And then of a sudden he stopped his chanting and drew closer to the window-pane. The door of the shed still stood ajar as it had been left, and the minutes were slipping by. They were long minutes, but they slipped by nevertheless. He watched the starlings running and flying in little parties across the lawn; he counted them over and over again, with one eye always on that swinging door. A sour-faced maid came in to lay the table for tea, and still Conradin stood and waited and watched. Hope had crept by inches into his heart, and now a look of triumph began to blaze in his eyes that had only known the wistful patience of defeat. Under his breath, with a furtive exultation, he began once again the pæan of victory and devastation. And presently his eyes were rewarded: out through that doorway came a long, low, yellow-and-brown beast, with eyes a-blink at the waning daylight, and dark wet stains around the fur of jaws and throat. Conradin dropped on his knees. The great polecat-ferret made its way down to a small brook at the foot of the garden, drank for a moment, then crossed a little plank bridge and was lost to sight in the bushes. Such was the passing of Sredni Vashtar.

“La come de te es preparada.” – la servor fema con fas asida dise. “Do es la seniora?” “El ia desende a la cabana ante alga tempo.” – Conradin dise. E en cuando la servor vade per clama la seniora a te, Conradin prende un force de tosta de la caxeta de la comoda de cosina e comensa tosta per se un peso de pan. E tra la tosta de lo e la buri de lo con multe bur e la gusta lenta de come lo, Conradin escuta la ruidos e silentias cual aveni en spasmas rapida ultra la porte de la sala de come. La xilia forte e stupida de la servor, la coro respondente de dises demandante de la area de cosina, la sona de pasos fretante e la ambasadas fretada per la aida esternal, e alora, pos un sesa, la sanglotas asustada e la pasos tirante de los ci porta un carga pesa a en la casa.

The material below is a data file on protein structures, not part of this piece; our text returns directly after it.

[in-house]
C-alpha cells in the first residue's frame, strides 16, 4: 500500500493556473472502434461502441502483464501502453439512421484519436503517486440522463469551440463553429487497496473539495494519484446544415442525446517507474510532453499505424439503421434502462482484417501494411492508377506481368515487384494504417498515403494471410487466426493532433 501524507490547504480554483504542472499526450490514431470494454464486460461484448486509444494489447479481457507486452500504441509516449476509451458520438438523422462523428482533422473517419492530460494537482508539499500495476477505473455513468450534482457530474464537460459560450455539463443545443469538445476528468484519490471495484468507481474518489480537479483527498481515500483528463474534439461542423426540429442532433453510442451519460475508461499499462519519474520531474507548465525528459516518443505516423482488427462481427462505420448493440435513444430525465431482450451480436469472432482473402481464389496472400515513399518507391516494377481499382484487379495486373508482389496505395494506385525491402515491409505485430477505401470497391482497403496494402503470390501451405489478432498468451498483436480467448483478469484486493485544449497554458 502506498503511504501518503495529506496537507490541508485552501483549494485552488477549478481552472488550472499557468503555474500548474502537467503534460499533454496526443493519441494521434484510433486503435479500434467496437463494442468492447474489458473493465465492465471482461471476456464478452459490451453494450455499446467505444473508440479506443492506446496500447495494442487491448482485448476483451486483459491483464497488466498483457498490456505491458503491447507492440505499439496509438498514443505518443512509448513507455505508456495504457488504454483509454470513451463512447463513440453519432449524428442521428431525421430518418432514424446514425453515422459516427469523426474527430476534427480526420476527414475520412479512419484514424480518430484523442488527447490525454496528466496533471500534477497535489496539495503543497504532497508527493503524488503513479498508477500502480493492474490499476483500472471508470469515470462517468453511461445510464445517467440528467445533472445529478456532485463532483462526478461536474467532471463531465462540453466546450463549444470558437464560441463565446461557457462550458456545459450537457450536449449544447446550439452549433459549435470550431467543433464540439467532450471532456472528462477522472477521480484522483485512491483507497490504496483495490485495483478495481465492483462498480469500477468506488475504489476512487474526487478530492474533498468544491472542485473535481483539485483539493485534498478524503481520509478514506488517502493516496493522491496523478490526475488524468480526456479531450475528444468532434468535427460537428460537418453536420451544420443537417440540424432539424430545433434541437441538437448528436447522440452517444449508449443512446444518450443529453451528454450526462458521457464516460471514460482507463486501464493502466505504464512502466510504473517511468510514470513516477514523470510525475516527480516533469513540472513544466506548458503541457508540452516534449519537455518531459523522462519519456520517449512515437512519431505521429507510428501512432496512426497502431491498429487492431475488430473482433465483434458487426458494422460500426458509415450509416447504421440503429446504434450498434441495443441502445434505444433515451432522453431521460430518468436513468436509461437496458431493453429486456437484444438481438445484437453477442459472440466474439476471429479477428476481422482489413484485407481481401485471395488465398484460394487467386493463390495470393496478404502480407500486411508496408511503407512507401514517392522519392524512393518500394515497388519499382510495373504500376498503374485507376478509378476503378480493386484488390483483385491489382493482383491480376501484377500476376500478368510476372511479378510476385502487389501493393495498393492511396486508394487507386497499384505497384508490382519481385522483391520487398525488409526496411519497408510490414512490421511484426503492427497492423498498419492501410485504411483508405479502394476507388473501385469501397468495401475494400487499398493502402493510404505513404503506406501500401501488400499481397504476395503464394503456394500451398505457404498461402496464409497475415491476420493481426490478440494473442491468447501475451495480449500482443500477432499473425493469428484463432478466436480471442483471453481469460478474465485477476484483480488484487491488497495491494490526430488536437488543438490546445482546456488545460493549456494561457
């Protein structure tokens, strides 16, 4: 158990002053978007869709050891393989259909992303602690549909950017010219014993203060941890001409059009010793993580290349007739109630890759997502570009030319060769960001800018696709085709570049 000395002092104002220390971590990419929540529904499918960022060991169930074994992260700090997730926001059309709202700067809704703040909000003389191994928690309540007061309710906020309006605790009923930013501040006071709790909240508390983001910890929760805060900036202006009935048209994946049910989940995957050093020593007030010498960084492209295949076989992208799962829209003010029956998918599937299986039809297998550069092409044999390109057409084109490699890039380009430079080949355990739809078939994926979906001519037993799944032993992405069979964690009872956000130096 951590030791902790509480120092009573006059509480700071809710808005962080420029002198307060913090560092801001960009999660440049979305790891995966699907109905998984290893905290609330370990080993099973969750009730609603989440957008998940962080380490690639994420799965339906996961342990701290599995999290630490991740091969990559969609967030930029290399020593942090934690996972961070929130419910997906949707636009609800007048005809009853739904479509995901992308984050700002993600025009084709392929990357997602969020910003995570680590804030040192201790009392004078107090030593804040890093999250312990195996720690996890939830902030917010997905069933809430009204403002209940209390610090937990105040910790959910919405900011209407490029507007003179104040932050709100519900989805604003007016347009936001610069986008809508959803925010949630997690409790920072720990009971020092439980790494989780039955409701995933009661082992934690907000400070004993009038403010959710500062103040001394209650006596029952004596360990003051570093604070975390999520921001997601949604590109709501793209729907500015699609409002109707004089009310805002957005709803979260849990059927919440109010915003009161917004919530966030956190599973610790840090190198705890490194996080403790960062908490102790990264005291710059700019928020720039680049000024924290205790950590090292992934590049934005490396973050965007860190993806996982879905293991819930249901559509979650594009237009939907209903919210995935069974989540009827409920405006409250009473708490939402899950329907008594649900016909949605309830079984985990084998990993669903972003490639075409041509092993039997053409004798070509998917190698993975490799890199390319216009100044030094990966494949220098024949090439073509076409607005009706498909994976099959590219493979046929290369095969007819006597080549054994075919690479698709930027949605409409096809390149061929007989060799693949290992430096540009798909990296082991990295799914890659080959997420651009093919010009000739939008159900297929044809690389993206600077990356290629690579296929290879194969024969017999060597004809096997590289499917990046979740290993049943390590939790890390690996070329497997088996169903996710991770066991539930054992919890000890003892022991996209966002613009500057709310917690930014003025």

“Tea is ready,” said the sour-faced maid; “where is the mistress?” “She went down to the shed some time ago,” said Conradin. And while the maid went to summon her mistress to tea, Conradin fished a toasting-fork out of the sideboard drawer and proceeded to toast himself a piece of bread. And during the toasting of it and the buttering of it with much butter and the slow enjoyment of eating it, Conradin listened to the noises and silences which fell in quick spasms beyond the dining-room door. The loud foolish screaming of the maid, the answering chorus of wondering ejaculations from the kitchen region, the scuttering footsteps and hurried embassies for outside help, and then, after a lull, the scared sobbings and the shuffling tread of those who bore a heavy burden into the house.

“Ma ci va informa la povre enfante? Me no pote fa lo per la vive de me!” – un vose xiliante esclama. E en cuando los debate la cosa entre se, Conradin fa per se un otra peso de tostada.

“Whoever will break it to the poor child? I couldn’t for the life of me!” exclaimed a shrill voice. And while they debated the matter among themselves, Conradin made himself another piece of toast.

Esta paje es presentada con la lisensa CC Attribution-Share Alike 4.0 International.
Lo ia es automatada jenerada de la paje corespondente en la Vici de Elefen a 20 junio 2024 (16:09 UTC).